Tuesday, December 13, 2011

The Role of Speculators in the Housing Bubble

I've been pointing this out for several years (as have many others) but even the lamestream media are now admitting it.  This December 12, 2011 Associated Press story in the Washington Post tells us something that is not surprising:
Researchers with the Federal Reserve Bank of New York found that investors who used low-down-payment, subprime credit to purchase multiple residential properties helped inflate home prices and are largely to blame for the recession. The researchers said their findings focused on an “undocumented” dimension of the housing market crisis that had been previously overlooked as officials focused on how to contain the financial crisis, not what caused it.

...
Investors defaulted in large numbers after home values began to drop in 2006. They accounted for more than 25 percent of seriously delinquent mortgage balances nationwide, and more than a third in Arizona, California, Florida, and Nevada from 2007 to 2009.

As a result, millions of homeowners saw their home values decline so that they were worth less than the original purchase price. Foreclosures skyrocketed as people couldn’t or refused to pay their underwater mortgages. Residential construction also languished, putting hundreds of construction workers in the hardest-hit states out of work.
Here in Idaho, there were realtors renting buses to take California investors around, some of whom were buying 30-40 houses purely on speculation that they would continue to rise in value--not even trying to rent them out.  It was very short-term thinking, with disastrous results for everyone.  So why were they doing it?  As the article points out, quoting from the head of the Las Vegas real estate trade group:
Paul Bell, president of the real estate association, said amateur investors were behind the soaring home values seen during the first half of the last decade, but noted those buyers were simply taking advantage of how easy it was to buy homes at the time because of questionable lending practices and government pressure on banks to promote home ownership.
“There was blame to go around for everybody,” Bell said.

3 comments:

w said...

I flew to HP Roseville (SAC) often during the 2005-2007 period and there were often one or more folks from CA (usually cocky young guys in their later twenties/early thirties) boasting to anyone who would listen, and especially if it was an attractive young female they were talking to, that they were on their way to/or from buying up houses in the Treasure Valley to make a killing in the property market and would be filthy rich in no time....

There were also some of our fellow Boise HP engineers spending their free time getting their realtor licenses during that time trying to get in on the action as it were...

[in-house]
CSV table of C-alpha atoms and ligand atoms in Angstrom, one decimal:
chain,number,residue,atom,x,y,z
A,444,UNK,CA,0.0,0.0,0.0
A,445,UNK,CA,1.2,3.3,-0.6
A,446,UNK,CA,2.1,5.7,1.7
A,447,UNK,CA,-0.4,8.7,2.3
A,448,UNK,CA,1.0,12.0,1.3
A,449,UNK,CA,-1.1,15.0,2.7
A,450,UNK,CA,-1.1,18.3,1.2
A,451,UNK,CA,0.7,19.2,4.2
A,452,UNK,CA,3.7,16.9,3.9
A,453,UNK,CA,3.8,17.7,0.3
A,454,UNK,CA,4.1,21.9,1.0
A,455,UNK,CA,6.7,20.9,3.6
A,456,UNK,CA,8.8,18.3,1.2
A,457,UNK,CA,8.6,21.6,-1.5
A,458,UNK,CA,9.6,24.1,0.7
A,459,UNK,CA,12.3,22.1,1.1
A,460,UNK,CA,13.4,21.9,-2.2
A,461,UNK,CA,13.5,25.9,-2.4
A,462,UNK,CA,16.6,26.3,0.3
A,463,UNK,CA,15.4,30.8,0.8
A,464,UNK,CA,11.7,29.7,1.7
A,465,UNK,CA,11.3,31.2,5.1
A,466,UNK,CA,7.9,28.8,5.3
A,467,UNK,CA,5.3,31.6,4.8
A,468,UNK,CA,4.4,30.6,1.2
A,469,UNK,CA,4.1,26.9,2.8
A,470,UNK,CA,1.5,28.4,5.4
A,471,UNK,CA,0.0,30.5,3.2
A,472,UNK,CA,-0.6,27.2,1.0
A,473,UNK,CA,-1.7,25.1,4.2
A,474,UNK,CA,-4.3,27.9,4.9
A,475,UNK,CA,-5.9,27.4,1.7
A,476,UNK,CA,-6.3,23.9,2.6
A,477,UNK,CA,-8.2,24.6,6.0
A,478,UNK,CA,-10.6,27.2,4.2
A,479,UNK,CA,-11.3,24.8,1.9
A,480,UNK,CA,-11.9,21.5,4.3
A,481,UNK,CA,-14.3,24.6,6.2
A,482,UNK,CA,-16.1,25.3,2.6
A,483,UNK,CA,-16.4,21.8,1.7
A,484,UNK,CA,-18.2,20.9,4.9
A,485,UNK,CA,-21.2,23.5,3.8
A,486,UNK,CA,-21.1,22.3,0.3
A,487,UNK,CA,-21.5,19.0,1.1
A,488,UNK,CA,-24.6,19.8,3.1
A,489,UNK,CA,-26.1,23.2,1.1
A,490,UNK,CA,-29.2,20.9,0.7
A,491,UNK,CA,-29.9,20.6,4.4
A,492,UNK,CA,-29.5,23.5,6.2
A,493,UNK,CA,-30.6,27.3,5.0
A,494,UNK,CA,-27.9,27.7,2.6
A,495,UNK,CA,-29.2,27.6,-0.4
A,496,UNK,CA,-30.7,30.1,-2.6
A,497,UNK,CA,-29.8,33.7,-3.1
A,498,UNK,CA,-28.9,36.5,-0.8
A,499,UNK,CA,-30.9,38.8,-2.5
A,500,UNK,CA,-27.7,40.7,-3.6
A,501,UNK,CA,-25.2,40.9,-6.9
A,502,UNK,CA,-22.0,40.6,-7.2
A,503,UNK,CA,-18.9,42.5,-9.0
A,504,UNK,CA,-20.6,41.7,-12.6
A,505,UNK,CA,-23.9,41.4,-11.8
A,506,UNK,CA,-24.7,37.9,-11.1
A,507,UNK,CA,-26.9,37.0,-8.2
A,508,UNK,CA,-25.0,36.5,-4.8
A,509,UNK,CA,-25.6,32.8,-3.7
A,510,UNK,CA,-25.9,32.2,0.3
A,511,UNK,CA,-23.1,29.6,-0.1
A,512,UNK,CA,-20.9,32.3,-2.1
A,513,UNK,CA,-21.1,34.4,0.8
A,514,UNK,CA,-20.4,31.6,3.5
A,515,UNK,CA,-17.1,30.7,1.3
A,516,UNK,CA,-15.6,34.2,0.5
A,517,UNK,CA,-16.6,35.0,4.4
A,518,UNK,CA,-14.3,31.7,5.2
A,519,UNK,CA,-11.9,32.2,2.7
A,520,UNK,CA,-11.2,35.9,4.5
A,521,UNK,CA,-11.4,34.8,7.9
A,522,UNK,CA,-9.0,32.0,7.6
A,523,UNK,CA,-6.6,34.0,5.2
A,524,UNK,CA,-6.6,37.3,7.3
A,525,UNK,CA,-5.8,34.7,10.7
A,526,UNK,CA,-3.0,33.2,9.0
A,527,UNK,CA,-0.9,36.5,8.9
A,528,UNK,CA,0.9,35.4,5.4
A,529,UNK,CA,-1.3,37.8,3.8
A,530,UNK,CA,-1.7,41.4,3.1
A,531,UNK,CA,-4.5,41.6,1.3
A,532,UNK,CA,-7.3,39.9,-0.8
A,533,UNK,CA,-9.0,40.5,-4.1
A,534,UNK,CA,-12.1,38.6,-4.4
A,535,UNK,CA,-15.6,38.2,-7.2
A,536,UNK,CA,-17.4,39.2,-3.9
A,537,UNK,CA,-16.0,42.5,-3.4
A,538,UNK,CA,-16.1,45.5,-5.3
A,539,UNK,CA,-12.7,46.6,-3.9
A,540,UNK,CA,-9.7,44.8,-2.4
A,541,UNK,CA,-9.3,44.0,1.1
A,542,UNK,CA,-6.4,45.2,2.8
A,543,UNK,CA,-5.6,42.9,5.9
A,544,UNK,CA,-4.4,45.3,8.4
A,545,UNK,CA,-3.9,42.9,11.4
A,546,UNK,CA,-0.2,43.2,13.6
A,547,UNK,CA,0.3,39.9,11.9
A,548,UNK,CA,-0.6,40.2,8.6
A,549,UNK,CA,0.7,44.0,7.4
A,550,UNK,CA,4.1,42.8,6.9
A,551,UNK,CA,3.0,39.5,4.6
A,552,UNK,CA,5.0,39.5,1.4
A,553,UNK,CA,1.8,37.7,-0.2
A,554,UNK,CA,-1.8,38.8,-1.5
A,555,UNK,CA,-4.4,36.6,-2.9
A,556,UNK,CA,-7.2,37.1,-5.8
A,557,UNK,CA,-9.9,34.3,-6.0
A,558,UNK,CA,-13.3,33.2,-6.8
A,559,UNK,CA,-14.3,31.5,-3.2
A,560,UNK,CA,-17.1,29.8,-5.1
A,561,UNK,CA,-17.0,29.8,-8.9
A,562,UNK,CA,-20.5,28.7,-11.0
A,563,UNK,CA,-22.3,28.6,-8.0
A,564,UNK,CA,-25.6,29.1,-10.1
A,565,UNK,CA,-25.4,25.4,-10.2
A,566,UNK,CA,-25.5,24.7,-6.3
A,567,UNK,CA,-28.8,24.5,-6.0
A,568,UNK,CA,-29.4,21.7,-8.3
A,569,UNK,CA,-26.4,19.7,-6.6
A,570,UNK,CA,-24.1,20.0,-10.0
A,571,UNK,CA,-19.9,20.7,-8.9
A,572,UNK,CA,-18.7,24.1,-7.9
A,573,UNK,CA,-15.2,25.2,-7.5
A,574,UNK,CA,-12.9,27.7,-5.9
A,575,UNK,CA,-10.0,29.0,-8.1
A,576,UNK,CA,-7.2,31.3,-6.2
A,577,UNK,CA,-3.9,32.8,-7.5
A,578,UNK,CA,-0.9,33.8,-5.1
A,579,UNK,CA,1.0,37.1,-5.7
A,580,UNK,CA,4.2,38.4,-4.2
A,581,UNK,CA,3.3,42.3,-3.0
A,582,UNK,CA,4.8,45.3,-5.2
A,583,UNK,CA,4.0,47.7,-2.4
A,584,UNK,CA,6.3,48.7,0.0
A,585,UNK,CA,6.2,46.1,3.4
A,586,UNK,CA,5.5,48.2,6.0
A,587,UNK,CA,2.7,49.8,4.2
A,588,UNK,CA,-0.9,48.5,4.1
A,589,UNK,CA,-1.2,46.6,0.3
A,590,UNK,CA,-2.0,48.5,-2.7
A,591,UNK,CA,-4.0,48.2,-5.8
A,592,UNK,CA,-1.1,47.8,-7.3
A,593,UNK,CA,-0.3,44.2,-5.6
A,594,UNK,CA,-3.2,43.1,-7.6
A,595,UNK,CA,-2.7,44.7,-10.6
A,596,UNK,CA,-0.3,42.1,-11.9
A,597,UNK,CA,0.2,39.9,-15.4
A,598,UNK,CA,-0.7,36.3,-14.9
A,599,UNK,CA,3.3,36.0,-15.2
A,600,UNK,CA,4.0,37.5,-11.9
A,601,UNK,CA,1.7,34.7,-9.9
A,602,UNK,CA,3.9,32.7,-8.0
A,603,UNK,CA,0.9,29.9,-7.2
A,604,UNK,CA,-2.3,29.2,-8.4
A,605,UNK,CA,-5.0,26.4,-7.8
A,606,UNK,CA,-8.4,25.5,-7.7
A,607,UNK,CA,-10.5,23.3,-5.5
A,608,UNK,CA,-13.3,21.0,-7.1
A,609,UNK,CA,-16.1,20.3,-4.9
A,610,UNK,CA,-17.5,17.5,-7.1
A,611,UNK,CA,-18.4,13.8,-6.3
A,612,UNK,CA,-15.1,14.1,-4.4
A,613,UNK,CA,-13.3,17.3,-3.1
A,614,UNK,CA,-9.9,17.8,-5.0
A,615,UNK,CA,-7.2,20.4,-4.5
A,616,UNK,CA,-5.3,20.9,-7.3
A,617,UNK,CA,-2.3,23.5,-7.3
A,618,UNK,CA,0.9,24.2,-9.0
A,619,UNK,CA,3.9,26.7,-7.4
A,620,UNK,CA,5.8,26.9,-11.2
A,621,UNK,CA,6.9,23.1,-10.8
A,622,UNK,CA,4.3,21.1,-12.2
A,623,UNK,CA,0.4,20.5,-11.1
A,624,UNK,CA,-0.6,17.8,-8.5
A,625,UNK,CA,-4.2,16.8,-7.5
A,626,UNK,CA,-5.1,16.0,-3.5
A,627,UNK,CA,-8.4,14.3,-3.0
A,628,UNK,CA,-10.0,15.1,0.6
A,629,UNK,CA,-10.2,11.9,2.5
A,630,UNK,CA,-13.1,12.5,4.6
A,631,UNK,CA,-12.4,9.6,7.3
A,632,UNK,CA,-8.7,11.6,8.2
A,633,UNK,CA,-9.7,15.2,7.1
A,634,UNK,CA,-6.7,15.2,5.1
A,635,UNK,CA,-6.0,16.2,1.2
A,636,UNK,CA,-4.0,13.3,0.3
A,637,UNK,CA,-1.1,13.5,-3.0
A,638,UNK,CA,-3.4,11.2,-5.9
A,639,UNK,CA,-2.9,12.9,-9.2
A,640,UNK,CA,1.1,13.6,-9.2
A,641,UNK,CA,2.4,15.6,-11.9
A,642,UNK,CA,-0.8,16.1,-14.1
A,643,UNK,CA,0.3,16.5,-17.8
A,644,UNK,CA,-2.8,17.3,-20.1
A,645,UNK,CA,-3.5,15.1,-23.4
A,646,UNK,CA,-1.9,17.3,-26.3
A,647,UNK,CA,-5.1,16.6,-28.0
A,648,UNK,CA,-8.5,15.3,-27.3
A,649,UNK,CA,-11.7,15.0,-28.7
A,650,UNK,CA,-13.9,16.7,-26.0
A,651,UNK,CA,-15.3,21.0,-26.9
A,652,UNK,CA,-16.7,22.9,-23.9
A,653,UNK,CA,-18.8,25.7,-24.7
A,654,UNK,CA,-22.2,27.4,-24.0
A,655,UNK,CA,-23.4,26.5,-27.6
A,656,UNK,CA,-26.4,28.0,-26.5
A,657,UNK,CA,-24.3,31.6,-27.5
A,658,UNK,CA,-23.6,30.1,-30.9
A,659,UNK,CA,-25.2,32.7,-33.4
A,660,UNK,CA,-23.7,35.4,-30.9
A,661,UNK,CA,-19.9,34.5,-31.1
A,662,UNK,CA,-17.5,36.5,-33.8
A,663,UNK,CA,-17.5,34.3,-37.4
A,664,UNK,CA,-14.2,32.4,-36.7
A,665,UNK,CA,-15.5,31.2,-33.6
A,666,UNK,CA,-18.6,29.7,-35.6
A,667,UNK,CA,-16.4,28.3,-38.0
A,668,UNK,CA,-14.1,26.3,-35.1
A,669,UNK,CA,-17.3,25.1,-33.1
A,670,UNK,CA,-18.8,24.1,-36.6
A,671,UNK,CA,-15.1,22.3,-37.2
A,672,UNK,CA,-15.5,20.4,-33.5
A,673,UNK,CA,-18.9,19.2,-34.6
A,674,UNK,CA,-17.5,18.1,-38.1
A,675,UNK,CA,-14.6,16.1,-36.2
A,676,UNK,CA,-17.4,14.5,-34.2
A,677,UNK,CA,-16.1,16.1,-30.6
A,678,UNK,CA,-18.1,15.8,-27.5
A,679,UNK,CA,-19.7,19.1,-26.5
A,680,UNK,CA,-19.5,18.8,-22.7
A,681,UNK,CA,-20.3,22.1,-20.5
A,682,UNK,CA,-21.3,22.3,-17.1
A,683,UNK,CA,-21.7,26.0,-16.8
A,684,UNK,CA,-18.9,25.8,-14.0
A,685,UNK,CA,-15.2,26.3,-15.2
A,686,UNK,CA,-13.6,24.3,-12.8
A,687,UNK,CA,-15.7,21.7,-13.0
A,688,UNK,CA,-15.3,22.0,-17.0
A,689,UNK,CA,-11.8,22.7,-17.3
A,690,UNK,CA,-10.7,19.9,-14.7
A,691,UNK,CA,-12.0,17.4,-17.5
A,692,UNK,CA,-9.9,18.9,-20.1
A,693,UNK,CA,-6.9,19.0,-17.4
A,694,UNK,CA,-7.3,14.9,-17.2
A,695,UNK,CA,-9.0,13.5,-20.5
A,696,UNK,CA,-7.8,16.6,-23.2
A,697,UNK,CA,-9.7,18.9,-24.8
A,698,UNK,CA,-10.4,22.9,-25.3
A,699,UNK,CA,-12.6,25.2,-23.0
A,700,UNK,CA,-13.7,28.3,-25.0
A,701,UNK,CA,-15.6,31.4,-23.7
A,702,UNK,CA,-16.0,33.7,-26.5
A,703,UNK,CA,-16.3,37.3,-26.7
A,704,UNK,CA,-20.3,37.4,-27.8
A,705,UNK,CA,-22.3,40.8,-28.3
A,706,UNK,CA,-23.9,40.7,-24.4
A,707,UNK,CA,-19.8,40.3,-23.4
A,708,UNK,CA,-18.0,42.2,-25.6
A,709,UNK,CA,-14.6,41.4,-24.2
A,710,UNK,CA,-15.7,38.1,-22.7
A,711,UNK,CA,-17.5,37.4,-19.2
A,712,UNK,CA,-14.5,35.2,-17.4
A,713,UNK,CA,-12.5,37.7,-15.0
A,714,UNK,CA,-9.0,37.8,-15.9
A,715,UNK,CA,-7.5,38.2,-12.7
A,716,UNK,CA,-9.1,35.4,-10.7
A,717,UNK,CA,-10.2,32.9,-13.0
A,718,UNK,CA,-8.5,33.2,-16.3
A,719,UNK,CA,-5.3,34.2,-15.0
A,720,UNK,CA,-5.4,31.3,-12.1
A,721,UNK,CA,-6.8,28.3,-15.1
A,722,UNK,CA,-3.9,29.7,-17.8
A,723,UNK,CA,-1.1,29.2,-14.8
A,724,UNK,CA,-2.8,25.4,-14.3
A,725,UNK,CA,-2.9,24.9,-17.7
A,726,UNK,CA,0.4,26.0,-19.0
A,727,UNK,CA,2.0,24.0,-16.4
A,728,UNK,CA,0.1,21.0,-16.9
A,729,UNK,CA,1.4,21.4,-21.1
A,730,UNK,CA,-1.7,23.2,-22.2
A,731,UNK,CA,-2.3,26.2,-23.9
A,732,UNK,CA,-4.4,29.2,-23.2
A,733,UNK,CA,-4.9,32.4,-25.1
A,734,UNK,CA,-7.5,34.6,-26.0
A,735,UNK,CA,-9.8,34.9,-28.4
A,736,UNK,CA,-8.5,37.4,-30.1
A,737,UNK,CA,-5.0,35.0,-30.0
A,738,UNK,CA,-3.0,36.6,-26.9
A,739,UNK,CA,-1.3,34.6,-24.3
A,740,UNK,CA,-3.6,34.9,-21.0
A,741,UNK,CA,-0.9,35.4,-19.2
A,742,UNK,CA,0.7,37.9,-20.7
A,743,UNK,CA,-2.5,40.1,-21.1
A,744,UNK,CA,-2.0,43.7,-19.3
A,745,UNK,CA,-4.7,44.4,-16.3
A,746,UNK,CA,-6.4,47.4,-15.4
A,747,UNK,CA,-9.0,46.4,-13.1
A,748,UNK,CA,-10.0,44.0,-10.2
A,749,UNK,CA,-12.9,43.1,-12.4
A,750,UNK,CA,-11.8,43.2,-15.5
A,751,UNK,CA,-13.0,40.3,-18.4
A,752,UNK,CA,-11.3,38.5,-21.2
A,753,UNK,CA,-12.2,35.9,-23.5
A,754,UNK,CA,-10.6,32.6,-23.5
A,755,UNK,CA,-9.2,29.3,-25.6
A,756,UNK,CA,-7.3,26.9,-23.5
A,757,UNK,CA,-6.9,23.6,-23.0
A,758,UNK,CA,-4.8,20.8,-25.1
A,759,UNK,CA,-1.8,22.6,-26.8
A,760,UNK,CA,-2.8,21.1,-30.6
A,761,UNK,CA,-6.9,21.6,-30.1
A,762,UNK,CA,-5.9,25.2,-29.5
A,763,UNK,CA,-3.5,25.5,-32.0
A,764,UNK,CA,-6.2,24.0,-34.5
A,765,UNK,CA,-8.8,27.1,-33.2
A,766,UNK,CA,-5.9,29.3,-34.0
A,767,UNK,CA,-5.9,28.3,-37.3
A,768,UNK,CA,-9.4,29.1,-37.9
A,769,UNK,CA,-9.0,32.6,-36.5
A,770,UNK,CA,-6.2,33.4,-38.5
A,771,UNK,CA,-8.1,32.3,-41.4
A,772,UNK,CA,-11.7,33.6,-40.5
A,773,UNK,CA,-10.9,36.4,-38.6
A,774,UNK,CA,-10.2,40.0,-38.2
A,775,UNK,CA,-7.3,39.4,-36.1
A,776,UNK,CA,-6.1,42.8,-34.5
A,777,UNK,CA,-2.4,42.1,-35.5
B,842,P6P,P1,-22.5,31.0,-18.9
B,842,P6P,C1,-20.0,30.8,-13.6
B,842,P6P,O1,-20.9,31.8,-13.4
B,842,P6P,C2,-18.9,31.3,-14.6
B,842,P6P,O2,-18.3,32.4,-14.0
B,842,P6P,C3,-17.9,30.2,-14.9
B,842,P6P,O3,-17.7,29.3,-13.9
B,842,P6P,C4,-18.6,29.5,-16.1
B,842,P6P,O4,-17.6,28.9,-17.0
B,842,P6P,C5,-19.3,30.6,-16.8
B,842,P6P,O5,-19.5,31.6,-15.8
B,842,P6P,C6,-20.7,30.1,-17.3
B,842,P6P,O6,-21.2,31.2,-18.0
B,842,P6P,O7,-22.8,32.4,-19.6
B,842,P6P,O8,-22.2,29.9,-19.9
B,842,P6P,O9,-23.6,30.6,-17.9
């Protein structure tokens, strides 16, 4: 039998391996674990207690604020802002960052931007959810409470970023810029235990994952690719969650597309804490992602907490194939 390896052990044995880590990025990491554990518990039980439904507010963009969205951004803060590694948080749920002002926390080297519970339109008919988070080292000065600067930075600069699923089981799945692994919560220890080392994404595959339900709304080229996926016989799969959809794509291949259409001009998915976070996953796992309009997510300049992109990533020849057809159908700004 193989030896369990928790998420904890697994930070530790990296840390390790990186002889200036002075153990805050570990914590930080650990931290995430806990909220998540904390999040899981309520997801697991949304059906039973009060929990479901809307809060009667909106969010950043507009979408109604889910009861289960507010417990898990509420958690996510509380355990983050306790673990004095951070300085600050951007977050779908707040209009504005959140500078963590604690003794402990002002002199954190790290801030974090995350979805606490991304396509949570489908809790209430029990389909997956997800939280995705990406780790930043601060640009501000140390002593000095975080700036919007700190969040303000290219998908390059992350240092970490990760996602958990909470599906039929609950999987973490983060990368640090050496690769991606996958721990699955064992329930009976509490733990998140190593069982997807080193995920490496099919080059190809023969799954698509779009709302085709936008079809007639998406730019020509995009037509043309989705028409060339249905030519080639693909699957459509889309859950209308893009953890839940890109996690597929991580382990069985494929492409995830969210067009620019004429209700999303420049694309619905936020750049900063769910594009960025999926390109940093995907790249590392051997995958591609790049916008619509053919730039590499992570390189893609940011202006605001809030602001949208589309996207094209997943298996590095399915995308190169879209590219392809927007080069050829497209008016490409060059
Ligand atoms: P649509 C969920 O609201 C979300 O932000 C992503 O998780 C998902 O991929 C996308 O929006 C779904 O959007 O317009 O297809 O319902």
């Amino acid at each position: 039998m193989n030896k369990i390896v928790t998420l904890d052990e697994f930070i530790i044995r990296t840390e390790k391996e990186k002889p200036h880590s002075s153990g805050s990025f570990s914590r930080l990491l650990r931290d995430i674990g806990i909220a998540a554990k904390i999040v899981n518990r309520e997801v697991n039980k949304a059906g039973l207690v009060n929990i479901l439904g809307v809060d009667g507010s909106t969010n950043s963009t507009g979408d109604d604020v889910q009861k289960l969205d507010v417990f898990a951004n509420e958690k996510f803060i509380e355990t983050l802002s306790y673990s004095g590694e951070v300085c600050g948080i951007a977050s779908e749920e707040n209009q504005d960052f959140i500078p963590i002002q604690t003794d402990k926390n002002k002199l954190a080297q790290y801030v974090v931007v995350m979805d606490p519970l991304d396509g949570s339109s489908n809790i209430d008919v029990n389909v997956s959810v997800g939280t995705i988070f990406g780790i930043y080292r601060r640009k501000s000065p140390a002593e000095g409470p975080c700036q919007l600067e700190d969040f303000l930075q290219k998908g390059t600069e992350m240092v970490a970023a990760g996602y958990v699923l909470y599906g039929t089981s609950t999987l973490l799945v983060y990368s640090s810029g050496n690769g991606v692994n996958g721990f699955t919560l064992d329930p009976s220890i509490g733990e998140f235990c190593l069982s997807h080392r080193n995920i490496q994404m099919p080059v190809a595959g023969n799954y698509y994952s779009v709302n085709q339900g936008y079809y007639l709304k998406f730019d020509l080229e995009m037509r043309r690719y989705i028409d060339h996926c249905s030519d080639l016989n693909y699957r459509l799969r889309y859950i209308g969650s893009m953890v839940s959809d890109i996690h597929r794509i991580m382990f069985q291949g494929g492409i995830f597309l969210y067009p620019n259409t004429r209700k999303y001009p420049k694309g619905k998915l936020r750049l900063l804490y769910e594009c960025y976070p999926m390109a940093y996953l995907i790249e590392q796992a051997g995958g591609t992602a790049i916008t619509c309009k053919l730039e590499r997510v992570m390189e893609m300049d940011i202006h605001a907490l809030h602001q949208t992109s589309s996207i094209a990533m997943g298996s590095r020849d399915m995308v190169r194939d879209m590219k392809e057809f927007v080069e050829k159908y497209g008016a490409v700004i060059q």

Even some doctors and dentists, etc got into the game locally to build up their net worth...

Get rich quick schemes are just too tempting for many (I confess I was thinking about doing it as well in '06 & '07 but fortunately never had the time with my deliverable schedule in the MFP lab).

During that time I remember also often hearing on the radio investment programs guys calling in that were under 40 boasting that they were millionaires and already retired because of cashing in on the speculation bubble. Of course that makes everyone want to get in, but by that time the bubble was deflating or ready to pop....

Finally the shows like "Flip This House" were even trying to get Boise Realtors to work on TV episodes to promote how hot the Valley was (one Eagle realtor that runs a blog mentions it). Not sure if any episodes were ever made but the word was definitely out about the Valley as the next big thing for a time....

I guess if you could only get one ~1K sq. ft. ranch made in the 1950's on a postage stamp for $400K-$500K in CA (on average) or you could get 3 or more houses in Ada/Canyon for that much (though by the time I bought in '06 finding a sub $200K house in Ada was very hard (unless it was tiny and run-down) it was easy to see why many of the speculators came up here....

Of course once there were no more out of staters to buy up the houses and you had to actually sell the house to someone living here that is making at best a mid 30K range salary and since they can't afford to pay $300K for a house the bottom had to fall out as it did....

Will the values ever come back without CA people retiring and coming up here to live????

patrokov said...

Of course without the Fed money expansion, reduced underwriting standards at FNMA, and artificially low interest rates, the speculators wouldn't have gotten very far. It's easy to blame speculators because they are the most visible symptom.

w said...

No question there is plenty of blame to go around including those foolish enough to buy a house to live in during 2006 which is when I did so I have a share in the blame....